Originally published by David Coale.
After an underwater tether chain broke, expensive oil production equipment sank to the bottom of the Gulf of Mexico, and Petrobras America sued Vicinay Cadenas (the chain manufacturer) for over $400 million. The critical issue was whether admiralty law applied – creating a serious problem for Petrobras under the economic loss doctrine – or whether Louisiana law applied by operation of the Outer Continental Shelf Lands Act. The Fifth Circuit found that the OCLSA applied, that its choice-of-law provisions were not waivable, and that Louisiana law controlled: “Here, expressed in general terms, a component failed on an underwater structure . . . and caused the structure to fall into the sea floor. Such an incident does not have the potential to disrupt maritime commercial or navigational activities on or in the Gulf of Mexico.” Petrobras America, Inc. v. Vicinay Cadenas, S.A., No. 14-20589 (March 7, 2016).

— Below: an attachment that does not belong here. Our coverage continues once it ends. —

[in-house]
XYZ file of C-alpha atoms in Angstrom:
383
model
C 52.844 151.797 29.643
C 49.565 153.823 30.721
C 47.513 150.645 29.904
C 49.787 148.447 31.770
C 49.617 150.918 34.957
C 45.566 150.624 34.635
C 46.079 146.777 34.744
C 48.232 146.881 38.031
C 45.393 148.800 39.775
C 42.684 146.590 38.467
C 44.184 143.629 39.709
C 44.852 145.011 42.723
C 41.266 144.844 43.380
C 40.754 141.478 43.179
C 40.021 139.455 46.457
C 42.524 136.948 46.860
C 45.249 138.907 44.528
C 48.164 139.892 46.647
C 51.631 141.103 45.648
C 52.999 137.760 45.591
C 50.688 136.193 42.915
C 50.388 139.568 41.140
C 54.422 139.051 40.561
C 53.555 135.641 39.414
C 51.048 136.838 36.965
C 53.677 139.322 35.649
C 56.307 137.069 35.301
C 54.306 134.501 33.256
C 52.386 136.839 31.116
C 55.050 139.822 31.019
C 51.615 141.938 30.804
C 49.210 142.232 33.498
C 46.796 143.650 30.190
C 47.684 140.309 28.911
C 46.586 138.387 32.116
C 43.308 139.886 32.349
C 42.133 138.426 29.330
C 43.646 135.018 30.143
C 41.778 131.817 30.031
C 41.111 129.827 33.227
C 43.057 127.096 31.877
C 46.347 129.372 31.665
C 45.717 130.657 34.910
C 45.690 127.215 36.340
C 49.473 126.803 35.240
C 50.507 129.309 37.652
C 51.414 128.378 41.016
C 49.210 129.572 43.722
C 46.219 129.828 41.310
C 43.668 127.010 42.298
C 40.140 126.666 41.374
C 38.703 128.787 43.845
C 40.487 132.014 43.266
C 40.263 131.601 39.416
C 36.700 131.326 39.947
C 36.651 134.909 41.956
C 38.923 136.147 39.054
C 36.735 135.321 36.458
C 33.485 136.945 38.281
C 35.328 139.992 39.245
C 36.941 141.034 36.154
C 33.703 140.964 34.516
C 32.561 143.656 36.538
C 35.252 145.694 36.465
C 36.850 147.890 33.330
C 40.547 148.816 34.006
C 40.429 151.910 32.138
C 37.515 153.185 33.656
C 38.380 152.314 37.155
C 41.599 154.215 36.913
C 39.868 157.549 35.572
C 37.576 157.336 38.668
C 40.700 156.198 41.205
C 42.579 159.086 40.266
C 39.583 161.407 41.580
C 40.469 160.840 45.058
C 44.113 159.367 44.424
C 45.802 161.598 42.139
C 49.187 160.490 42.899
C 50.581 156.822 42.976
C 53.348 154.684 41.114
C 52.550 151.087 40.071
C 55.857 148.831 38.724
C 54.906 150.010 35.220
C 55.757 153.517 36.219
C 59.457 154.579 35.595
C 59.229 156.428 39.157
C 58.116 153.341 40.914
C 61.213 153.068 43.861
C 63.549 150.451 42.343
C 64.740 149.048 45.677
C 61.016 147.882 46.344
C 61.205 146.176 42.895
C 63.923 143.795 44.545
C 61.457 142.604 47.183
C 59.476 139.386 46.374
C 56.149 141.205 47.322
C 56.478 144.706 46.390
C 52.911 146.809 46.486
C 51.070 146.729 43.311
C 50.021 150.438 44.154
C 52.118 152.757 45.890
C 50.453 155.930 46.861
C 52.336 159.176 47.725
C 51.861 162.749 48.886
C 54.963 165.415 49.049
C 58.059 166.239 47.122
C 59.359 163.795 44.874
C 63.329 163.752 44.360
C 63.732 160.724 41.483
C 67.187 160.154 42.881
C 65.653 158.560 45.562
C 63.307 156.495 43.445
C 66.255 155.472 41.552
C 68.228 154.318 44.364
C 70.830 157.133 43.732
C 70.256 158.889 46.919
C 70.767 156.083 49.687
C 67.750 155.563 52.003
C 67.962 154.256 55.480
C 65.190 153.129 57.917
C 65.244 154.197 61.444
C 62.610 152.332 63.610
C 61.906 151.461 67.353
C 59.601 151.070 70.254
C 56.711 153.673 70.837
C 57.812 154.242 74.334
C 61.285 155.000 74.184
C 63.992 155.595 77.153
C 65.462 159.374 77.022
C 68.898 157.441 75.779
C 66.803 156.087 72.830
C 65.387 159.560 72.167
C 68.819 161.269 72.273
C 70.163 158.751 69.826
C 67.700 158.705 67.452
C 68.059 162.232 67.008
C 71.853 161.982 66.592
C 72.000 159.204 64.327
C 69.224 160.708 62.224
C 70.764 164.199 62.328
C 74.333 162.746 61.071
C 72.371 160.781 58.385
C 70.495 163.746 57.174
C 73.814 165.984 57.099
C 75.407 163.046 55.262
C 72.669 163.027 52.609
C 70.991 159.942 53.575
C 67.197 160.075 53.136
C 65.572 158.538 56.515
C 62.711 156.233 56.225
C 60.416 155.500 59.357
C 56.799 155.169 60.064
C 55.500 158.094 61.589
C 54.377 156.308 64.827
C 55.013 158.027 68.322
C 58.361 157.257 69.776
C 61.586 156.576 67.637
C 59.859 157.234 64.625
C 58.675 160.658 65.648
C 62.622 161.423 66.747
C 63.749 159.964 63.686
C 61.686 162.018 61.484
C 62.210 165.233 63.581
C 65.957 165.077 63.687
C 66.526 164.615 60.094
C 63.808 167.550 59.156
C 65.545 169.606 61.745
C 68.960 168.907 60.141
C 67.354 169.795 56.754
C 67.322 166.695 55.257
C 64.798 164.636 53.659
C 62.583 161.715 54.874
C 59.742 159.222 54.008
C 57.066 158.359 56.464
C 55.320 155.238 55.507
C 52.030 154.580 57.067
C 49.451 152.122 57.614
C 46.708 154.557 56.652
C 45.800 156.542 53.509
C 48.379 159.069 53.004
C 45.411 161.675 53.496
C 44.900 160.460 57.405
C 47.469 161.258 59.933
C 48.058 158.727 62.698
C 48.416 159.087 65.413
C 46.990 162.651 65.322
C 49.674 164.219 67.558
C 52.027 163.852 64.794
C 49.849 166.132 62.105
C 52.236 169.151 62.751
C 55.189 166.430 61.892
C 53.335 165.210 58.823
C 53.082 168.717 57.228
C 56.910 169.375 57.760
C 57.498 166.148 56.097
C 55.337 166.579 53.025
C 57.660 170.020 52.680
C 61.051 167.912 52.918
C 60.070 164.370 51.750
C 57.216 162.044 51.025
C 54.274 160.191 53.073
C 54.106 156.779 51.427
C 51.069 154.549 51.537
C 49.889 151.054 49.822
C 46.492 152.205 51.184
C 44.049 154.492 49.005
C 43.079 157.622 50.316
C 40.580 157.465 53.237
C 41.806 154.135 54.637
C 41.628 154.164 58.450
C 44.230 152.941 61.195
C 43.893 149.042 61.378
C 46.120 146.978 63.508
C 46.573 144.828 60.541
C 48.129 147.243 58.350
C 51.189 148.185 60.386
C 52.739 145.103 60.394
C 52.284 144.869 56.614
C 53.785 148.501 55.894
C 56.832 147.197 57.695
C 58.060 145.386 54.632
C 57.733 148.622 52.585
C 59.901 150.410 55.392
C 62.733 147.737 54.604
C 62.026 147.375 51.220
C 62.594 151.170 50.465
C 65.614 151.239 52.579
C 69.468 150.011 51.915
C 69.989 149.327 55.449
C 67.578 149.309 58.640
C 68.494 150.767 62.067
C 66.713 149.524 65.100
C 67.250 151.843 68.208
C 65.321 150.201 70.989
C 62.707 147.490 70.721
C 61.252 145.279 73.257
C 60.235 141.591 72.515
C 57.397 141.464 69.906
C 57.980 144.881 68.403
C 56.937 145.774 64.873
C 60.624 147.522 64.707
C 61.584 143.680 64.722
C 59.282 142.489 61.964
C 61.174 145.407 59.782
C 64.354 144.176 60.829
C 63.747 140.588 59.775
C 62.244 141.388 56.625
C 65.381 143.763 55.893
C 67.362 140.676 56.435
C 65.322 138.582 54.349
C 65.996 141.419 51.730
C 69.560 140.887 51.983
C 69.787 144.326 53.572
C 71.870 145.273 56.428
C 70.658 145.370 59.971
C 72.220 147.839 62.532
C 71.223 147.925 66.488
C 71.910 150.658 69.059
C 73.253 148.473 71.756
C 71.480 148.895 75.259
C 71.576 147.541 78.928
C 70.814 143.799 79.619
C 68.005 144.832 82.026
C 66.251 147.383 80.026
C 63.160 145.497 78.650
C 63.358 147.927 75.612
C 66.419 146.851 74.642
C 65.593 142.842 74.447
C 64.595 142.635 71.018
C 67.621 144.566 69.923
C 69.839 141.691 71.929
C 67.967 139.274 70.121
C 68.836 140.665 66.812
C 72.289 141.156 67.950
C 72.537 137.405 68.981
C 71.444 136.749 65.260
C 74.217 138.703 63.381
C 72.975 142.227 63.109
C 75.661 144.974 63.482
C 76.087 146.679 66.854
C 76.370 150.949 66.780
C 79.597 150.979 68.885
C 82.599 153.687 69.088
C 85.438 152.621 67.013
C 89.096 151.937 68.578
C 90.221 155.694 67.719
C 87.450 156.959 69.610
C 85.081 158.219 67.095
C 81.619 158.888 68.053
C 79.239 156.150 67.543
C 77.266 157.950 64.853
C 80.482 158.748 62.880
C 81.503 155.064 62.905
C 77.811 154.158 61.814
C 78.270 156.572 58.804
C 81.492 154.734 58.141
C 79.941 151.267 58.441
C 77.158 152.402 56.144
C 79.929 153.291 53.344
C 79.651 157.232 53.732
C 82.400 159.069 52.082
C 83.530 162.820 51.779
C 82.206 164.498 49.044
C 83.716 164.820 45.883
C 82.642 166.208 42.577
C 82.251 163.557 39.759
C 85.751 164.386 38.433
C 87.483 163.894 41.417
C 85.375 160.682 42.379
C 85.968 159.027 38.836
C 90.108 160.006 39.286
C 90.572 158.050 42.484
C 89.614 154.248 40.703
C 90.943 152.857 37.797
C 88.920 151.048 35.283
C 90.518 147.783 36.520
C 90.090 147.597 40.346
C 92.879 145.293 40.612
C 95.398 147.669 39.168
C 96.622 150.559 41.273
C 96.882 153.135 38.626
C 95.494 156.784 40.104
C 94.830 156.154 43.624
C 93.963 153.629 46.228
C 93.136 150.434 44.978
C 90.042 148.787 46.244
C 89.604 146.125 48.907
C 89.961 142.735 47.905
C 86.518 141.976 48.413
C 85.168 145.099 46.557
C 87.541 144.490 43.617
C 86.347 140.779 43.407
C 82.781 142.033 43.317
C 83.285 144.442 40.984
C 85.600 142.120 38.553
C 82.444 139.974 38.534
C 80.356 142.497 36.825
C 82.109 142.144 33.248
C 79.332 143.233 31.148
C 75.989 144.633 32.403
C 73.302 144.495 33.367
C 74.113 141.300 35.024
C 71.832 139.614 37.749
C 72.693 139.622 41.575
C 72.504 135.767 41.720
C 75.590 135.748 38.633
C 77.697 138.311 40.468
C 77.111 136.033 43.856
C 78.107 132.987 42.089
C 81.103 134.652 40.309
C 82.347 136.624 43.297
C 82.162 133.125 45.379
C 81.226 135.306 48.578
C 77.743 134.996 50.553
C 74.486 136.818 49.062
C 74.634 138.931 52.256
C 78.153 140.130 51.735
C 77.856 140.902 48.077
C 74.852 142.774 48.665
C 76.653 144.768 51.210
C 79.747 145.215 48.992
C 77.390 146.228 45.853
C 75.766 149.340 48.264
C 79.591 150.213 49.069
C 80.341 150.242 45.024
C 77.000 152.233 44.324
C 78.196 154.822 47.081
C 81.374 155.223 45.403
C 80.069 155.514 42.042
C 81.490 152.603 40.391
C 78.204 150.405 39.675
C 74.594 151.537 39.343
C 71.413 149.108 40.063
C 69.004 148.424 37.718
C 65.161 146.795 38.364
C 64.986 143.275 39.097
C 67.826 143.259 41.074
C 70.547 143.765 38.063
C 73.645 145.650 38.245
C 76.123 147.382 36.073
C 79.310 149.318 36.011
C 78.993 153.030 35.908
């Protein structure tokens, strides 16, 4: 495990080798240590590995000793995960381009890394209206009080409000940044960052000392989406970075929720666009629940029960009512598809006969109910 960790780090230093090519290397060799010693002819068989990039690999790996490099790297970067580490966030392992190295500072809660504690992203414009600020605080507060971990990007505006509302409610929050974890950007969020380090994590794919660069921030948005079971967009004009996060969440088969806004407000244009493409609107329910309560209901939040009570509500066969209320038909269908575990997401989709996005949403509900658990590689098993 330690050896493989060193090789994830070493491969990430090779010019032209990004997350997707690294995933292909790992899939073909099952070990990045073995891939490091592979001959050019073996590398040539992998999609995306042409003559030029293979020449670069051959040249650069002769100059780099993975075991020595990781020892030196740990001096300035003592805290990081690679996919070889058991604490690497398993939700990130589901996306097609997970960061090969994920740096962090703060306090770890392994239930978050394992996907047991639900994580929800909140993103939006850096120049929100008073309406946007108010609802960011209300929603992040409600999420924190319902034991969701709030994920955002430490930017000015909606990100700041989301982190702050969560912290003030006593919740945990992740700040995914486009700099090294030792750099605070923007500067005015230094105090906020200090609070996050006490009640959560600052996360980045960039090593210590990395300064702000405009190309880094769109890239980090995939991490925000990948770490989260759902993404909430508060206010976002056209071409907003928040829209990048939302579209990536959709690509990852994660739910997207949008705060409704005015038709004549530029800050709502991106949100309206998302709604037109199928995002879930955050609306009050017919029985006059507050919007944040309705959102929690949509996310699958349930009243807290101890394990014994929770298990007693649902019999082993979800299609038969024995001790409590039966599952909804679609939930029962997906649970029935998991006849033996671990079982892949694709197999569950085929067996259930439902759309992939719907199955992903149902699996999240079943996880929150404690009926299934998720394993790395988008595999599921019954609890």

from Texas Bar Today http://ift.tt/1W6tfwy
via Abogado Aly Website